Monday, March 29, 2021

Collectibles from the undersea world and other rarities emerge in Boone's scripophily auction

The 66th auction of Mario Boone takes place online with an exceptional wide range of scripophily collectibles. More than 1,100 antique stocks and bonds span 4 centuries of financial history.

The sale includes several historic items and a number of old collections have been consigned for this occasion. Very special, and unseen before, is a scripophily collection of the undersea world. The companies represented here had goals that captured our imagination. Their shares often featured fantastic vignettes.

During the American Civil War hundreds of ships  were destroyed. This share from the Life Saving Raft Company, was issued in 1866 just after the war. The amazing vignette shows the company's life raft with shipwrecked sailors. Early lithograph produced by Henry Seibert and Brothers, New York, and part of the Diving/Submarines collection 

The Diving/Submarines collection consists of about 90 certificates from companies involved in diving operations, the ship wreck salvage business, underwater treasure hunting, production of submarines, insurance of maritime losses, diving and life saving equipment and maritime archaeology. The collection, L(ot) 1051, offered as a whole, starts at €4,000. In case no bid is received, it will be offered again in smaller lots.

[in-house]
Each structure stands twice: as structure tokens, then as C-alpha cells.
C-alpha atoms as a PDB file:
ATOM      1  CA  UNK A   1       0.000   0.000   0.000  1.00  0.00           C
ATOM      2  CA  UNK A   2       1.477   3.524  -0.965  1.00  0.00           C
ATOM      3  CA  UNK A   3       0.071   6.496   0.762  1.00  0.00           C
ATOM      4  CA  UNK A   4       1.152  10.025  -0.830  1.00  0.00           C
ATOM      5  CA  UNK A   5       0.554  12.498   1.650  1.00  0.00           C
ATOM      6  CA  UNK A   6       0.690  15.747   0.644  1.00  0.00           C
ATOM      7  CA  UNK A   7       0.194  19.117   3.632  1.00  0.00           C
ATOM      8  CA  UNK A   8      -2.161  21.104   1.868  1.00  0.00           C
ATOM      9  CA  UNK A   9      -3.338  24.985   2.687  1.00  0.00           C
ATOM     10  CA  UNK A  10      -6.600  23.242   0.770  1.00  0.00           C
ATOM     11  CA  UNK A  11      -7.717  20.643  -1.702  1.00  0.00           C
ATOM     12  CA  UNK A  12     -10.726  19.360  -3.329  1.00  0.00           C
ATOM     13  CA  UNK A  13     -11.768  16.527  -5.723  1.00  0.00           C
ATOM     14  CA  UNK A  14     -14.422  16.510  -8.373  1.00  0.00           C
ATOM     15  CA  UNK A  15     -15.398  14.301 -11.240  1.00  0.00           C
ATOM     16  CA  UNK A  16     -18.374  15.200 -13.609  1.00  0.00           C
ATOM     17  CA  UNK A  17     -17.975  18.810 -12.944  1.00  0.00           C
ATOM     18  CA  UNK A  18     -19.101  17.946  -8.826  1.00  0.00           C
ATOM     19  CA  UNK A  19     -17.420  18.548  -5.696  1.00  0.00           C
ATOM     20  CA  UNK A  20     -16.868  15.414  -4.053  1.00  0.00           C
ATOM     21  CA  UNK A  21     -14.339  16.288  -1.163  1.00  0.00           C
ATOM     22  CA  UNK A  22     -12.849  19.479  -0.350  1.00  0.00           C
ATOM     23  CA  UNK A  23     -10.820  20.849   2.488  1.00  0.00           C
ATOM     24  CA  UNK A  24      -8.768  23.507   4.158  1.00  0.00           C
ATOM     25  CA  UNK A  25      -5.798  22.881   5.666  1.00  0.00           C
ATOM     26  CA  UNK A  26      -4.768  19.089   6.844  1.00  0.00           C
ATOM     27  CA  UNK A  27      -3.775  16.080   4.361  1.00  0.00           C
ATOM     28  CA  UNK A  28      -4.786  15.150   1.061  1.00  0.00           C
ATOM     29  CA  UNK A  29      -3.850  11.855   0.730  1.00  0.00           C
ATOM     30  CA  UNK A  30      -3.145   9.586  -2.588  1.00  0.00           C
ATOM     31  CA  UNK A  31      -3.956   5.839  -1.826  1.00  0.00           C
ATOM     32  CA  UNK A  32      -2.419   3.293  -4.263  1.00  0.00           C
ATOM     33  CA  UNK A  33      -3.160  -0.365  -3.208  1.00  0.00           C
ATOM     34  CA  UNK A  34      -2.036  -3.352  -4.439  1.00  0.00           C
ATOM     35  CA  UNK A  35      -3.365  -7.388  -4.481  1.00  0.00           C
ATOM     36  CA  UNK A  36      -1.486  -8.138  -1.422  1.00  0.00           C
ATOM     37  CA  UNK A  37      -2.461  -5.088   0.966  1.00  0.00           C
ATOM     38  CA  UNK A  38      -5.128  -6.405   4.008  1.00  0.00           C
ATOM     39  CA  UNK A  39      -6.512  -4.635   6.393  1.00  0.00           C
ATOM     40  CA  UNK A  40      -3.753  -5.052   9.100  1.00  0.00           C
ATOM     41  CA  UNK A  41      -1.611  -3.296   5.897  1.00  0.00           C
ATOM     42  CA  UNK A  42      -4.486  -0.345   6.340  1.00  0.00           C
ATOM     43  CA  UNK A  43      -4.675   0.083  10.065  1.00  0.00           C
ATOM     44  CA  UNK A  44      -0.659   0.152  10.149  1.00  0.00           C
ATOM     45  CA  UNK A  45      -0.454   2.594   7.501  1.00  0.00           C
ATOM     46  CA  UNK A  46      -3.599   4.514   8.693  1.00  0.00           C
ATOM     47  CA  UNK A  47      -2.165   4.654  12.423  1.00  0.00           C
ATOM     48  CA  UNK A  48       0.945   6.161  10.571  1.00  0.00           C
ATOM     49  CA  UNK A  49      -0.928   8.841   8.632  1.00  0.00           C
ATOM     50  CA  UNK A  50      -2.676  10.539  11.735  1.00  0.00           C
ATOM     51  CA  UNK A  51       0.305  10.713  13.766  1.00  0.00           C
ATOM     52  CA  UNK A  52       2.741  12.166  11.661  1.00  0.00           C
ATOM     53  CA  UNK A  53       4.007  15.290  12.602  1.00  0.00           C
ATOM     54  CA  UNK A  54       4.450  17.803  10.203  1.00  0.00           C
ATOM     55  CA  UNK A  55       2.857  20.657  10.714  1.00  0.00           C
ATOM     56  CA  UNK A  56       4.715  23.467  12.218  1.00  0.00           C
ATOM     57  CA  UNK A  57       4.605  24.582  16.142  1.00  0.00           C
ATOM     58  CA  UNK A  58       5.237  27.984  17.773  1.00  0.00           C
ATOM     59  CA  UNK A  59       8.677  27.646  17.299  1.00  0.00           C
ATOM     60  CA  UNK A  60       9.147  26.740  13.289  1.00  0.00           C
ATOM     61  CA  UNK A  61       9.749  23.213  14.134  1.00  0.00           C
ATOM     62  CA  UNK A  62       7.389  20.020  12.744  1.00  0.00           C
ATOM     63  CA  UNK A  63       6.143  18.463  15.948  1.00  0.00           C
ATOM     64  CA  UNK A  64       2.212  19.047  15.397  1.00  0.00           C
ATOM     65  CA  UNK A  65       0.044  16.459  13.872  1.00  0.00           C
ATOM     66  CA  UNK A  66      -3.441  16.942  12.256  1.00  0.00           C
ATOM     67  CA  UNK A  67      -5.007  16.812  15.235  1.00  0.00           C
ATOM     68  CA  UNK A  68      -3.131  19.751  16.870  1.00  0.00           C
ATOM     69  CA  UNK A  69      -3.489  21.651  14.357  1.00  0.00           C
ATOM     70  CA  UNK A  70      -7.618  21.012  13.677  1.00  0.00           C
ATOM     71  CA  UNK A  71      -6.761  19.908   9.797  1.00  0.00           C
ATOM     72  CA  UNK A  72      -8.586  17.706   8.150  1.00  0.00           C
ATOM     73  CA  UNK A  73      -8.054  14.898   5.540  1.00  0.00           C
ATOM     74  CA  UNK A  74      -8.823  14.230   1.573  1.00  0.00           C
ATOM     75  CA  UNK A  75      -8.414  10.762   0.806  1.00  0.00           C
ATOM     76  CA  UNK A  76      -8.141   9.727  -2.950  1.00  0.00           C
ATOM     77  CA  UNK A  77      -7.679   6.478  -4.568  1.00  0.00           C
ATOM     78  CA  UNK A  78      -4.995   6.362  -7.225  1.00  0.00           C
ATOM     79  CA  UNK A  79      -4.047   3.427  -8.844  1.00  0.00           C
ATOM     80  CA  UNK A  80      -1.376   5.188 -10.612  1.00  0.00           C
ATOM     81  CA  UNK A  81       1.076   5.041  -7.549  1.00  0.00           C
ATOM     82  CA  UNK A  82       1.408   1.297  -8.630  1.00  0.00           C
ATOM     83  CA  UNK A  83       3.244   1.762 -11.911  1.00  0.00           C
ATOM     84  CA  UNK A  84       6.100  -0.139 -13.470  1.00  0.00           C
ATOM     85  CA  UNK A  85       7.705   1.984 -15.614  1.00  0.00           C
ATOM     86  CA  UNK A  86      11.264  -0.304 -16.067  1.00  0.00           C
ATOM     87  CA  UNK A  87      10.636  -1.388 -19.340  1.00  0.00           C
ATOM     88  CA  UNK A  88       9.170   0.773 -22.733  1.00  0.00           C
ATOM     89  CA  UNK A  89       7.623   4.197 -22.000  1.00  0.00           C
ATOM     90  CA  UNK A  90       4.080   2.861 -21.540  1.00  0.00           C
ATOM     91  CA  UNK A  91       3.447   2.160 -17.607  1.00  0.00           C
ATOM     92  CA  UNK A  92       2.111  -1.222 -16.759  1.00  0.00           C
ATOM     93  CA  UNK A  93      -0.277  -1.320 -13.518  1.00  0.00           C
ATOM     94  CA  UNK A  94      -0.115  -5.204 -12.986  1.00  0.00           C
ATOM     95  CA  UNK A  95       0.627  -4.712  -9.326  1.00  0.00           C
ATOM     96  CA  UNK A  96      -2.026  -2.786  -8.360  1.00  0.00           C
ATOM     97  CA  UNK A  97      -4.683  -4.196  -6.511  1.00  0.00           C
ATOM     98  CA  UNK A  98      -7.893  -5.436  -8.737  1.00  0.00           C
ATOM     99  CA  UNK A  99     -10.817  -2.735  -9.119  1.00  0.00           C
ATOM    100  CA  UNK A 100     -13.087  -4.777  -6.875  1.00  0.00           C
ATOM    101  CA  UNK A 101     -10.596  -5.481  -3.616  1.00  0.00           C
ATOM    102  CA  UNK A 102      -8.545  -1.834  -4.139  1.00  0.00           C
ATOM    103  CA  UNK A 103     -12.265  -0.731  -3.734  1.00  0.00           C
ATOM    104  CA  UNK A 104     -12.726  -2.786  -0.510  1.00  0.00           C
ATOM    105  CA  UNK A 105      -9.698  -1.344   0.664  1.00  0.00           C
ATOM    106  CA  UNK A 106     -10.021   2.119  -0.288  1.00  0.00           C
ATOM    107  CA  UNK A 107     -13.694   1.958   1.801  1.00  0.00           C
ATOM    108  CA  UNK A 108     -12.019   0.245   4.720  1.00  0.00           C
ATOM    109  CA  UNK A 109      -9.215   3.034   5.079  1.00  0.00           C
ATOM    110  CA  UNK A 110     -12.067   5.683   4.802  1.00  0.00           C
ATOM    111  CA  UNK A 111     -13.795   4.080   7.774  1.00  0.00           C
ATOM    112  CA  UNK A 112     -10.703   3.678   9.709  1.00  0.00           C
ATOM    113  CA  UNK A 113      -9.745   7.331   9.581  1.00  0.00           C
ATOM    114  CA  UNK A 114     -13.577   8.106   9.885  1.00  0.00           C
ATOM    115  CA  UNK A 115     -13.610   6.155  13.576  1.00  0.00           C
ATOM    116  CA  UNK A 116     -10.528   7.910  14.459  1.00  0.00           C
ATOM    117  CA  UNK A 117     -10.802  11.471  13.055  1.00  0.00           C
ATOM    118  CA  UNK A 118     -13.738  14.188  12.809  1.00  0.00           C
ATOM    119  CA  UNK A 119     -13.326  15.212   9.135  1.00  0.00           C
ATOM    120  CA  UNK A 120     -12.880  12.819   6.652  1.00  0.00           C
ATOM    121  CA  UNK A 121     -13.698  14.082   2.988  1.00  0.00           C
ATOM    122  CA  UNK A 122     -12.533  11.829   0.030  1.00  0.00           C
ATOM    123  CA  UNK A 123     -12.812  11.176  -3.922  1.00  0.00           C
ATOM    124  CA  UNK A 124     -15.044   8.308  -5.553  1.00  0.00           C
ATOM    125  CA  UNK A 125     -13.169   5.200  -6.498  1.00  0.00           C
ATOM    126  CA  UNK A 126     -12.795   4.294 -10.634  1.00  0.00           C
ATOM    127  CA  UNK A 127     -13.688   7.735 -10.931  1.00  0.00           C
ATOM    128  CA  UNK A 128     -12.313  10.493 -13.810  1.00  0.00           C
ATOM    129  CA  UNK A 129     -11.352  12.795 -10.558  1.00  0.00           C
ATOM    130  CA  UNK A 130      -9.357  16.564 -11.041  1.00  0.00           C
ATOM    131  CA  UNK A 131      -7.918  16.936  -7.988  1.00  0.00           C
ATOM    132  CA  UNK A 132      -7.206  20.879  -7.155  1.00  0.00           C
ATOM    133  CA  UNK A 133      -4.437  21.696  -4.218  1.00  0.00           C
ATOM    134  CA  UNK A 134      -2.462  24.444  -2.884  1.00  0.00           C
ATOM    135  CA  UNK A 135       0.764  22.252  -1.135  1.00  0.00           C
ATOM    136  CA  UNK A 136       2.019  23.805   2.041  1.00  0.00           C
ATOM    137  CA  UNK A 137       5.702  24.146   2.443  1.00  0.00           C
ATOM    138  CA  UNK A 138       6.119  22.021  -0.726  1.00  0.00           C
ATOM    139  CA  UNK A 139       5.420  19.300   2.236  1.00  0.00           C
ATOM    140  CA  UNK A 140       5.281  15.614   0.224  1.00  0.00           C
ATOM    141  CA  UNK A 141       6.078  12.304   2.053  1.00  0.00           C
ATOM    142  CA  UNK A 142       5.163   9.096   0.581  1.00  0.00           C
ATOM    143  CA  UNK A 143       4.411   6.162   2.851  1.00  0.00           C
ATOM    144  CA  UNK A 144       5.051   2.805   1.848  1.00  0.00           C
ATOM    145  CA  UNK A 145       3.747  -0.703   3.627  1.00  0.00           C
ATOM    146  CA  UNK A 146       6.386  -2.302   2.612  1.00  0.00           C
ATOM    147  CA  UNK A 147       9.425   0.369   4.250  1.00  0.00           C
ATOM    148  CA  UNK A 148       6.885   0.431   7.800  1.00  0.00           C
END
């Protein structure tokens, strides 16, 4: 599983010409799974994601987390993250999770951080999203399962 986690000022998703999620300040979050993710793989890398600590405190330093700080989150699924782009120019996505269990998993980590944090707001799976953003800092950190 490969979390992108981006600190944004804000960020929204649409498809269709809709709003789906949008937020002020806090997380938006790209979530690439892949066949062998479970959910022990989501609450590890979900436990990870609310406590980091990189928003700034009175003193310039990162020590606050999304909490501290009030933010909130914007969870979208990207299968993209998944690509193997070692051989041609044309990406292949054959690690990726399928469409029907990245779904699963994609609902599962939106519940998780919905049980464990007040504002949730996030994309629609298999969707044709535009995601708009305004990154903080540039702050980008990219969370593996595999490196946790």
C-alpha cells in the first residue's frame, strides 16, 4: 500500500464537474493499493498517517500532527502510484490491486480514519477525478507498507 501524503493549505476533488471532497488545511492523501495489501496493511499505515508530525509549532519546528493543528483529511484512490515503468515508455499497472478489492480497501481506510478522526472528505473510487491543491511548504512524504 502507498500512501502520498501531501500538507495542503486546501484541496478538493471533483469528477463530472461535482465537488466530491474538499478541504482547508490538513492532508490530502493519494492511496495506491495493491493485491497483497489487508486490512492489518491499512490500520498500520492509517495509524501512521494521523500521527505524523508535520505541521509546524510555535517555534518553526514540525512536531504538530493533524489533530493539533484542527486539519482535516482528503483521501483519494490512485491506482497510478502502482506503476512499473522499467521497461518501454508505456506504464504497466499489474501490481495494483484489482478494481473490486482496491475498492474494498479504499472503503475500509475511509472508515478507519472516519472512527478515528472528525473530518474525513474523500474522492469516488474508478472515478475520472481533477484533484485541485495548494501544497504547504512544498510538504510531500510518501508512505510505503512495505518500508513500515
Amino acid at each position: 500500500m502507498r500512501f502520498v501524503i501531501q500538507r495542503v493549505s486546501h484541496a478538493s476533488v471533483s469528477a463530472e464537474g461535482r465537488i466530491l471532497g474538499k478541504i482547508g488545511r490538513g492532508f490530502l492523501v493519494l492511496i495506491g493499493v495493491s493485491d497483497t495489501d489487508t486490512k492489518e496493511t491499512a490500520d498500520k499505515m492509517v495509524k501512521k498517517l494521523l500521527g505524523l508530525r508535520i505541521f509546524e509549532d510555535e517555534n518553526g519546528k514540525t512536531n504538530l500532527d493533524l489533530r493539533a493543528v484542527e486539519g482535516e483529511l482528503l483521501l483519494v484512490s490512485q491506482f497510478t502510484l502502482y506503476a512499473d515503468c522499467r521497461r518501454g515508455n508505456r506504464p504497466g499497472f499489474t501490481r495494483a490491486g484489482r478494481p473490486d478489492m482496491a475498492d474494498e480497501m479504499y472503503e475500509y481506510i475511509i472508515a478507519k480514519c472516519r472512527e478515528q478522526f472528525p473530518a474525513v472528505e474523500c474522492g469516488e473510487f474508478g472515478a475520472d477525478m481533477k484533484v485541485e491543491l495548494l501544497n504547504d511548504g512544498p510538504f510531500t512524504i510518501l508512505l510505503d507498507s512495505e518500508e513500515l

I'll come back to the other collections consigned for this sale but let me discuss first some of the top items in the sale.

One of the highlights in the auction is this previously unseen share from 1747. Formed in 1720 the Compañia Real de la Havana organized the trade between Spain and Cuba. The company controlled the export of tobacco, sugar, wood and other Cuban products but also slaves, as well as all import of European products needed in the colony. L771 in the auction starts at €5,000. Detailed image provided on the auctioneers portal, see link below.

Here are some more lovely items from the Spanish chapter in the sale :
  • L772, an early copper engraving on vellum, boundless vignette all over the design, is a share from the Real Compañia de Comercio Establicida en Barcelona, dated around 1748 but unissued which explains the moderate start price of €400! 
  • Printed with a "gold" vignette of a mining operation, the San Juan Bautista (Teruel) silvermine share, 1857, belonged to the Duke of Rianzares, second husband of Queen Maria Cristina de Borbon, L775